Solar energy ready to help states meet air quality targets
Replacing fossil fuel electricity generating capacity with solar power will help states meet new carbon pollution targets, according to the Solar Energy Industries Association.
During a national listening tour conducted by the Environment Protection Agency (EPA), the Solar Energy Industries Association (SEIA) urged states to turn to solar energy to help meet the carbon pollution standards.
At a session at EPA headquarters, SEIA’s Katherine Stainken told agency officials: “SEIA generally supports the Clean Power Plan and is in support of a flexible approach that allows states to take advantage of solar as a compliance option as part of a balanced energy portfolio. Additionally, SEIA agrees with the EPA that renewable energy is part of the best system of emission reduction. Many states have proven that system-wide programs that require the implementation of renewable energy are extremely effective at reducing carbon emissions in an achievable, efficient and cost-effective manner.”
Today, solar is already providing a big boost to the environment. The 14,800 megawatts (MW) of solar currently installed in the United States can generate enough pollution-free electricity to displace 18 billion pounds of coal or 1.8 billion gallons of gasoline. That’s the equivalent of removing 3.5 million passenger cars off our roads and highways. For states trying to meet new, enhanced air quality standards, solar can be a real game changer.
In May, SEIA released a comprehensive report, “Cutting Carbon Emissions Under §111(d): The case for expanding solar energy in America.” The report offers a detailed, point-by-by point case as to why states should take advantage of clean solar energy as part of their efforts to comply with §111(d) of the Clean Air Act. This year alone, solar is expected to generate enough electricity to effectively offset 13.8 metric tons of CO2 emissions.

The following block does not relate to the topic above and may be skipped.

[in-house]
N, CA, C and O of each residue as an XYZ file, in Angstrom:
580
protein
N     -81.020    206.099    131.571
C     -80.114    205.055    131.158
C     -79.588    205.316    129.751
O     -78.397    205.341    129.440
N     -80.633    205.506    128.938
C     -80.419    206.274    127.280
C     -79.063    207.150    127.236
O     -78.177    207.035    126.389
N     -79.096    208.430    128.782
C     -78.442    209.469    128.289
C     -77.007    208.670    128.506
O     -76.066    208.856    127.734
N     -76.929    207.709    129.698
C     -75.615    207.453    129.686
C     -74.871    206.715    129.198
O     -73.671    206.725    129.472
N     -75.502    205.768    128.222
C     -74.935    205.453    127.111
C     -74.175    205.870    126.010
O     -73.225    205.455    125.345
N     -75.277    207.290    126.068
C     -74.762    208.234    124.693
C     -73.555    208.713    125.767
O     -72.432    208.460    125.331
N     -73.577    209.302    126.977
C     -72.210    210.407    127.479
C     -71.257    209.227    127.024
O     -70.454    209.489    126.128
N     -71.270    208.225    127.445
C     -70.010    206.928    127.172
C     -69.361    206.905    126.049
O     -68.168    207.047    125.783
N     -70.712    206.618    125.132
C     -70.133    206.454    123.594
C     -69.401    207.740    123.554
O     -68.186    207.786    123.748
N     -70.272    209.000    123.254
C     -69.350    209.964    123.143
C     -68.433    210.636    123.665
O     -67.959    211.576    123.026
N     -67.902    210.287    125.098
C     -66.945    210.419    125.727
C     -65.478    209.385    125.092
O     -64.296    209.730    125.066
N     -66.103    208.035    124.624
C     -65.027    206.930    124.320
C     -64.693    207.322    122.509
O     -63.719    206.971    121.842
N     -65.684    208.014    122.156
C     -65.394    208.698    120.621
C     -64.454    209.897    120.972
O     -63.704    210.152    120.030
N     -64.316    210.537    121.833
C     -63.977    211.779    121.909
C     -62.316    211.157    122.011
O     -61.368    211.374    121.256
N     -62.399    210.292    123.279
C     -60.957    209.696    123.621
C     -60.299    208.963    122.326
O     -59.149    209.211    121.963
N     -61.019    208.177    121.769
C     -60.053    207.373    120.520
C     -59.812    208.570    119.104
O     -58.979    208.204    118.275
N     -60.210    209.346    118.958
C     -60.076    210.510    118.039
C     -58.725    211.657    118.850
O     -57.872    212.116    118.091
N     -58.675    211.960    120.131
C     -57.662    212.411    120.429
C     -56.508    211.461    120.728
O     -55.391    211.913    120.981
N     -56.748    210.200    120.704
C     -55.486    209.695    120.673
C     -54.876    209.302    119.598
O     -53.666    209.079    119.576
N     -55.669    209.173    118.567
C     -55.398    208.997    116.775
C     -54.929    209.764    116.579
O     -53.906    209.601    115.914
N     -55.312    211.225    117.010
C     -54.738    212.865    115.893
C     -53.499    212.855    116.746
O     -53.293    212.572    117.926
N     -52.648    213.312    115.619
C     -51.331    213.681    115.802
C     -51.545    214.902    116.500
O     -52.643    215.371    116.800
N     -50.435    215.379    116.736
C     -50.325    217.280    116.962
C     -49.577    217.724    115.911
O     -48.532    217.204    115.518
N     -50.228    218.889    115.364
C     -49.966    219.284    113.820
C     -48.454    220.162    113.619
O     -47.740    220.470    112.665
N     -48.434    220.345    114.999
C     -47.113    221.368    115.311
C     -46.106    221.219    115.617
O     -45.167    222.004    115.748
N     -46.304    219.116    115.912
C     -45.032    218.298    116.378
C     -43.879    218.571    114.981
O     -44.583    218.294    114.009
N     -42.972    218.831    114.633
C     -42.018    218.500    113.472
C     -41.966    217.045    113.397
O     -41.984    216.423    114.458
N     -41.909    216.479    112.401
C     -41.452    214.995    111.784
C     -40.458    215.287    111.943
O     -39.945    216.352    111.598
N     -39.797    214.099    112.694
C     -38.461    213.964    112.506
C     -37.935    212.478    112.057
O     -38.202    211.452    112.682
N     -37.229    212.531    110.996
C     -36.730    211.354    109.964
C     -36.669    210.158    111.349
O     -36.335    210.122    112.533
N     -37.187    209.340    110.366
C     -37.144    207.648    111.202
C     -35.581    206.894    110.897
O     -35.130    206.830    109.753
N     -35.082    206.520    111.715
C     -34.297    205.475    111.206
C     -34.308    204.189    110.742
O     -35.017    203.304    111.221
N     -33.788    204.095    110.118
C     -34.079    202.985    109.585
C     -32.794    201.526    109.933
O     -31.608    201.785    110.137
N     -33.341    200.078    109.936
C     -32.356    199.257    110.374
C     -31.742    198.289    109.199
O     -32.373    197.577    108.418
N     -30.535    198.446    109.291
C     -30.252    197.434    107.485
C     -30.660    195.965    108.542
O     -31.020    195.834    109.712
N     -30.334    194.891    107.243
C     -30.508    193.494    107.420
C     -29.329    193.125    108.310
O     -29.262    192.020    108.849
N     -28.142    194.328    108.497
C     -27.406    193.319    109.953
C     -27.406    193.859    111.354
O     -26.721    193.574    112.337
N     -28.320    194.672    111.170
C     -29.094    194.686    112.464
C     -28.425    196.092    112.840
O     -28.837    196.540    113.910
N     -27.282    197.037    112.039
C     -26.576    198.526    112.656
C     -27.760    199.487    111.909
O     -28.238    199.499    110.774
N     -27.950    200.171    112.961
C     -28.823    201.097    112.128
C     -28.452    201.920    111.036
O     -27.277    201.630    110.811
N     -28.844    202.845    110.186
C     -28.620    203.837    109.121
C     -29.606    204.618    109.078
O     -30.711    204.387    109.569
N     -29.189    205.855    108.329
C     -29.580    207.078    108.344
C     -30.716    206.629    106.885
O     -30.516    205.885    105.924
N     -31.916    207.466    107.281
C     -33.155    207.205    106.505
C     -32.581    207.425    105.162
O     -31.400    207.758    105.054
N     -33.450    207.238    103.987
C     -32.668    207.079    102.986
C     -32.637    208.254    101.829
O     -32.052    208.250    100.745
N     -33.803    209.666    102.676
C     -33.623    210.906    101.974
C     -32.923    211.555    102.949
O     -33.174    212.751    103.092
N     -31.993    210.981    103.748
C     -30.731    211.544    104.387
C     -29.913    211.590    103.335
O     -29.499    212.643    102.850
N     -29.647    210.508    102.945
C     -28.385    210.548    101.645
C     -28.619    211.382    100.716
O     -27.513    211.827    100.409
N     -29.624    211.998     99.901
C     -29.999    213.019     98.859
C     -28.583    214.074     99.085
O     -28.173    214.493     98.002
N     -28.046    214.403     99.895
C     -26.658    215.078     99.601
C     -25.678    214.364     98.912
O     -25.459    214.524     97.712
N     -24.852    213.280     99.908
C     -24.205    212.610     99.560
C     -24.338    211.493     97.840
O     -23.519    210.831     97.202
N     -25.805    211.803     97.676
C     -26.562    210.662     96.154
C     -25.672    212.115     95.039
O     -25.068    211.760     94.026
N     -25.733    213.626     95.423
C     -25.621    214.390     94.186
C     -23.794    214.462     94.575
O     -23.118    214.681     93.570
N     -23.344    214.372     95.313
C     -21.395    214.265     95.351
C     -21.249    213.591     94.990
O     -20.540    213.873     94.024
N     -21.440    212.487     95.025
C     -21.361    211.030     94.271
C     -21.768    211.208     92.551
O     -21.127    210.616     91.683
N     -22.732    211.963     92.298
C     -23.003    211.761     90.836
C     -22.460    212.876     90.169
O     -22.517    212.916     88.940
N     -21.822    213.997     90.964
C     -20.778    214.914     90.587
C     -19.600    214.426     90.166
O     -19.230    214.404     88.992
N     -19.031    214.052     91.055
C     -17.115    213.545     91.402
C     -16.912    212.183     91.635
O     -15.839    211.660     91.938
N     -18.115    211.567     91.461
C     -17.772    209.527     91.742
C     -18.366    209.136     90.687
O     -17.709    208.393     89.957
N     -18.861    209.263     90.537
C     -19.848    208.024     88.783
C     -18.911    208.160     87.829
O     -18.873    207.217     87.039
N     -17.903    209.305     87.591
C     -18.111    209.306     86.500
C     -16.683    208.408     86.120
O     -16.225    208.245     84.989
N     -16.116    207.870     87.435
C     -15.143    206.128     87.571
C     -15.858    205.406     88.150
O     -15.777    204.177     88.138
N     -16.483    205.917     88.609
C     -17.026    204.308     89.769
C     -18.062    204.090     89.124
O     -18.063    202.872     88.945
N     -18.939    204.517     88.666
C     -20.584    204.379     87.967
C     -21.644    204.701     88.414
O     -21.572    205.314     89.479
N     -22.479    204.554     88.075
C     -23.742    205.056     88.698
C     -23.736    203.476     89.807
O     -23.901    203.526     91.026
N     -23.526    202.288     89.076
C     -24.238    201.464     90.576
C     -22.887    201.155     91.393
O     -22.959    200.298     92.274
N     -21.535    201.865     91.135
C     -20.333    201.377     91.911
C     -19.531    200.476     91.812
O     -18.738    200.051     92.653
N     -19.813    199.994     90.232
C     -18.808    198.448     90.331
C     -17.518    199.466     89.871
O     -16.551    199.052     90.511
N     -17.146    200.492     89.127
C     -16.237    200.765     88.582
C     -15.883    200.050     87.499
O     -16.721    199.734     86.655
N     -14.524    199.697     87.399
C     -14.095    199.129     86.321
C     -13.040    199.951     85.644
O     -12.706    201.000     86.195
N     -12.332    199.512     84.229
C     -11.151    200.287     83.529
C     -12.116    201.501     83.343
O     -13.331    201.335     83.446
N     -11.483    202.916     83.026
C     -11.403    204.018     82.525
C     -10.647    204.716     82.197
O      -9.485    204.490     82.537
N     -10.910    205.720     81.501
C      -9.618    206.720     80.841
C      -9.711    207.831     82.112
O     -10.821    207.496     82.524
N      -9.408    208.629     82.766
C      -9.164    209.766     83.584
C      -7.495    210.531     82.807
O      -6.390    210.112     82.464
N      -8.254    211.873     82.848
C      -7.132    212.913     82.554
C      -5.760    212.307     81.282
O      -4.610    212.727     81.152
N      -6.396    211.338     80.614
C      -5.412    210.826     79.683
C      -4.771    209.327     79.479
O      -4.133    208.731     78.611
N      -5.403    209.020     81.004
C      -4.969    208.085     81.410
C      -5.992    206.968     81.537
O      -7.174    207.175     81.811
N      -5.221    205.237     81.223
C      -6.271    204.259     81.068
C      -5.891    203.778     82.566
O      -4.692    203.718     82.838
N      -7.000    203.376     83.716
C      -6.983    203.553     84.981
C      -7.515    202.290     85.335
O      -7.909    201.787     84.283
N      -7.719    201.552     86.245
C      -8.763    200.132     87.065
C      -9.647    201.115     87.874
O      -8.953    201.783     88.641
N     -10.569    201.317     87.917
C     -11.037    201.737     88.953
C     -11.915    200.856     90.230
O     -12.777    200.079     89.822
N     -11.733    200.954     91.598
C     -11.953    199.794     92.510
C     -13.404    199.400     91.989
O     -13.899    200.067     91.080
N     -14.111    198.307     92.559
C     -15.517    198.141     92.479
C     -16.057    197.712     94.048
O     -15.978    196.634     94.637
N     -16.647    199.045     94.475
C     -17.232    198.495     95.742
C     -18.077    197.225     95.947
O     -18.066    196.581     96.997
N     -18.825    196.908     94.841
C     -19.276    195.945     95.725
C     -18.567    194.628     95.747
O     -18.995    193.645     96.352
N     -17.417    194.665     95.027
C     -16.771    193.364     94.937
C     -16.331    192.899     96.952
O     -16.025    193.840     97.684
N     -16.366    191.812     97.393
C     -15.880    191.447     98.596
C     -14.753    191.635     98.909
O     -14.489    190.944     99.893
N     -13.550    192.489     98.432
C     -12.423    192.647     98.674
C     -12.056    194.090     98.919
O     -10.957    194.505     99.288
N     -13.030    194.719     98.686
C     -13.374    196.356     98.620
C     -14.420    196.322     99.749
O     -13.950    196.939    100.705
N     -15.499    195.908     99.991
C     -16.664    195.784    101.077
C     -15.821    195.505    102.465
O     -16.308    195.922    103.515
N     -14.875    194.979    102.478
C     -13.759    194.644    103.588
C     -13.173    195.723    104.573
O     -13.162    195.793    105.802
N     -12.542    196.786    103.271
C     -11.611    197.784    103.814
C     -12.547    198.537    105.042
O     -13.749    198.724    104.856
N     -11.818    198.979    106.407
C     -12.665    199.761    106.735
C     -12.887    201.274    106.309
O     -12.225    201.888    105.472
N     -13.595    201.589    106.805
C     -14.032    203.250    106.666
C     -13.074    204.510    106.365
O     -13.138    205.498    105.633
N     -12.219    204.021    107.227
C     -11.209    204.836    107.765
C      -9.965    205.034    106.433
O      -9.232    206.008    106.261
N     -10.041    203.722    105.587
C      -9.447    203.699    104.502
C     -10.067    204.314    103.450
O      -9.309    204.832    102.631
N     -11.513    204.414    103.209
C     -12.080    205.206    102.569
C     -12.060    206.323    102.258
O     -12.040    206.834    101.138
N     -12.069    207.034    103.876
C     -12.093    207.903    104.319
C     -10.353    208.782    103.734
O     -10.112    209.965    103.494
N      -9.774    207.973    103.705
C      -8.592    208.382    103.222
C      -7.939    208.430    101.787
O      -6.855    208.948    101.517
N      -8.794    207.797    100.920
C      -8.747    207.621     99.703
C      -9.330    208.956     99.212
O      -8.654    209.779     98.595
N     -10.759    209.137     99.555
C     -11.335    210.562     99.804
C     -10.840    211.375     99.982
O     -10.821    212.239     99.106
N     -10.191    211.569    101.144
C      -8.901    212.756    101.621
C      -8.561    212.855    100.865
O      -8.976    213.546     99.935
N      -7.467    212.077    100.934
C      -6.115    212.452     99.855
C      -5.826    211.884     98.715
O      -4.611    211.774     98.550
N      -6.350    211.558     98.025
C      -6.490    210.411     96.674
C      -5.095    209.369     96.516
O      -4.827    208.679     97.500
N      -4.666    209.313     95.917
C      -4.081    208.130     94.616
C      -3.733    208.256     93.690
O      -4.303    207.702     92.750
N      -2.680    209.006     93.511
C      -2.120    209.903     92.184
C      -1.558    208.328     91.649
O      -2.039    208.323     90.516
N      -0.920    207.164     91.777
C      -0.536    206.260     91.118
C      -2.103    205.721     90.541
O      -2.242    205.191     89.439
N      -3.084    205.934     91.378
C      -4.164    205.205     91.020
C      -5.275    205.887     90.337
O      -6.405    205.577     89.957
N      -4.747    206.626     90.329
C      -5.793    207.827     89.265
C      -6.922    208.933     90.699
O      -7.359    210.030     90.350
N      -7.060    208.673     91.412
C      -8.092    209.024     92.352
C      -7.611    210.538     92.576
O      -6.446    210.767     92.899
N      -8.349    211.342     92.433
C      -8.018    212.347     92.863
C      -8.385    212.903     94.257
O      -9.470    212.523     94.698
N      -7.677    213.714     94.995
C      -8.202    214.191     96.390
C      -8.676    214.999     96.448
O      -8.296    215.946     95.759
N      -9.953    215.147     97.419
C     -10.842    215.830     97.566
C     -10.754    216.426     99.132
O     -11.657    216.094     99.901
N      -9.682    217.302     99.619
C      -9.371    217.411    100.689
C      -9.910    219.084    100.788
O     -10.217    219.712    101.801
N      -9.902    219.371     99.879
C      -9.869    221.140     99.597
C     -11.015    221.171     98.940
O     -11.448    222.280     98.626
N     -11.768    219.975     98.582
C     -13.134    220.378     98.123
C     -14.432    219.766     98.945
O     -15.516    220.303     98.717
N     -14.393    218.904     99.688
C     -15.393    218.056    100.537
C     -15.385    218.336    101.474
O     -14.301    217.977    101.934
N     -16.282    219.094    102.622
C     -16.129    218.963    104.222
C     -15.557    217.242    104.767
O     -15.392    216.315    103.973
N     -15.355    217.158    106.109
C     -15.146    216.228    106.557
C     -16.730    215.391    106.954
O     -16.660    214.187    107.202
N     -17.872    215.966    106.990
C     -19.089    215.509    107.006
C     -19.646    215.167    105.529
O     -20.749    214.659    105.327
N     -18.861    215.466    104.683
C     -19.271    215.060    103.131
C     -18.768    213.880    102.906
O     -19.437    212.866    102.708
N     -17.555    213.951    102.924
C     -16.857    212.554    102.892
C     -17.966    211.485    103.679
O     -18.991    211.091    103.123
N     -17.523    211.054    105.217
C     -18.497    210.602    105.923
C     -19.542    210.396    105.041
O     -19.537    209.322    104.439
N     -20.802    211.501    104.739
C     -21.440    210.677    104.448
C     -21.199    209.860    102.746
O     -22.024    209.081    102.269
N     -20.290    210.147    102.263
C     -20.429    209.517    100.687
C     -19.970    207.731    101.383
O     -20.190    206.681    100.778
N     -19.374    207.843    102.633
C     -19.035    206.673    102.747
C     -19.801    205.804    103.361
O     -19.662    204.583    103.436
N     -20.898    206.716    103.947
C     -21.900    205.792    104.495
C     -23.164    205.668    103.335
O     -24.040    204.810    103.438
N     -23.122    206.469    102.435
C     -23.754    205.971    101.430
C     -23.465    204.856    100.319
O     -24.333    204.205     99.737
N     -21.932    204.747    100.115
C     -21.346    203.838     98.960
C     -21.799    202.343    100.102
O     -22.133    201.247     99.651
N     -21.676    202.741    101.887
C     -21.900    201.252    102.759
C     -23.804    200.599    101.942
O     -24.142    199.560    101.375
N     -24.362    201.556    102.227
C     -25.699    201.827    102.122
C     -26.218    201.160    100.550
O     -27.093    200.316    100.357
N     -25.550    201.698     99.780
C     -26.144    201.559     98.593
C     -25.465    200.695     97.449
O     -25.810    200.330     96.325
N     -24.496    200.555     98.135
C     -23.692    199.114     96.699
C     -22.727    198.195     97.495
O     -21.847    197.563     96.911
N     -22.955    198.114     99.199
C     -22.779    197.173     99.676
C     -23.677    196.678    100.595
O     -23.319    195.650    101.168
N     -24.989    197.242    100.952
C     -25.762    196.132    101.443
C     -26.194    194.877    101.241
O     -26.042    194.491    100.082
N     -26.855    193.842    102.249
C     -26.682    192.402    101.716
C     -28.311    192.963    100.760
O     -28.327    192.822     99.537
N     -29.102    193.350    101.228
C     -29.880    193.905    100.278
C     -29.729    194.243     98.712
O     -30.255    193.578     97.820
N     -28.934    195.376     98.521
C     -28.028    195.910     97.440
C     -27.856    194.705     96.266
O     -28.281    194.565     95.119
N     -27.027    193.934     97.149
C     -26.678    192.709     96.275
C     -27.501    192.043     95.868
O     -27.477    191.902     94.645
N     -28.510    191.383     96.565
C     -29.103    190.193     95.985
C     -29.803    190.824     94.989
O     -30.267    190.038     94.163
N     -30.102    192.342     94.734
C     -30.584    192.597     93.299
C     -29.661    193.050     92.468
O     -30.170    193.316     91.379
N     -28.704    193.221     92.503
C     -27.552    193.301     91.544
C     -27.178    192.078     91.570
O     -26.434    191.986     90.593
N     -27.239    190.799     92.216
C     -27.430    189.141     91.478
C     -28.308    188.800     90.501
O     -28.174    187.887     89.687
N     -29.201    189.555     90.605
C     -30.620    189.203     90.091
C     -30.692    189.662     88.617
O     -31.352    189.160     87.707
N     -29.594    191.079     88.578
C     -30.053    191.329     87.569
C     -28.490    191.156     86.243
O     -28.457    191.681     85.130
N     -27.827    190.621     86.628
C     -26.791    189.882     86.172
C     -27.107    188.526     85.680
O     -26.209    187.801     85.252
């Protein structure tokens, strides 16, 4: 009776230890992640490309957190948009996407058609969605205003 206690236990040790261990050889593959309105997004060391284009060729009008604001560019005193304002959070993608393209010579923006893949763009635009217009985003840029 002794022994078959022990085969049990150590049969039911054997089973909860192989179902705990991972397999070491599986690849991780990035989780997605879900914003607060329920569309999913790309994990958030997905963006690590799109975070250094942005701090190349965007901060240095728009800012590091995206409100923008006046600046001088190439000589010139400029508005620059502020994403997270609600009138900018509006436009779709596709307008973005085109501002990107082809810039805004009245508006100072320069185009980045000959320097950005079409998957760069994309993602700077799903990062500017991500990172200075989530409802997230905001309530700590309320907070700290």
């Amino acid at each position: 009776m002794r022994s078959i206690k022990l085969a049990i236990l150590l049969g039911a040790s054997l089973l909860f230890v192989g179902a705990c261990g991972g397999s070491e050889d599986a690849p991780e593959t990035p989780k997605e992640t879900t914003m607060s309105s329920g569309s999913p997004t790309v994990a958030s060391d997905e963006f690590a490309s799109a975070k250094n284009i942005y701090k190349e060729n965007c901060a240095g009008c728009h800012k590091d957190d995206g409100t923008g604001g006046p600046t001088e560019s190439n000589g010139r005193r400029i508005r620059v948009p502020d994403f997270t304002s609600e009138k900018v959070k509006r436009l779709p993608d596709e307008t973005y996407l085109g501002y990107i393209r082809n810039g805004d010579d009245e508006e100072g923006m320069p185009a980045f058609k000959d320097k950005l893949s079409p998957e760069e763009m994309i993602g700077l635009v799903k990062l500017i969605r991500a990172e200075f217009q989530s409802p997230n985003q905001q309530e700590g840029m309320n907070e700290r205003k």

“With all this being said, we believe there are certain areas of the Clean Power Plan that must be modified to accurately depict today’s solar market,” Stainken continued. “Specifically in regards to building block 3 on renewable energy, the solar data represents incomplete data and does not reflect current solar capacity or market projections. Current solar capacity today is already far exceeding the estimates the EPA has used for 2030 state targets. The EPA must also recognize distributed generation solar, as well as Solar Heating and Cooling technologies, in its renewable energy state targets. Furthermore, since 2012, the baseline year the EPA has relied on for its solar data, the solar industry has seen rapid expansion and growth across all 50 states. We encourage the EPA to recognize this tremendous growth in solar and to use an updated baseline year relative to when the final rule will be released. SEIA will be submitting detailed comments on these points, and we look forward to working with the EPA on these issues.”
Today, solar is the fastest-growing source of renewable energy in the United States, employing 143,00 Americans and accounting for nearly 30 percent of all new electric generation capacity installed in 2013 – second only to natural gas. All totaled, solar is now generating enough clean, reliable and affordable electricity to effectively power nearly 2.5 million homes, while employing nearly 143,000 Americans and pumping more than $15 billion a year into the U.S. economy.
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Companies: Solar Energy Industries Association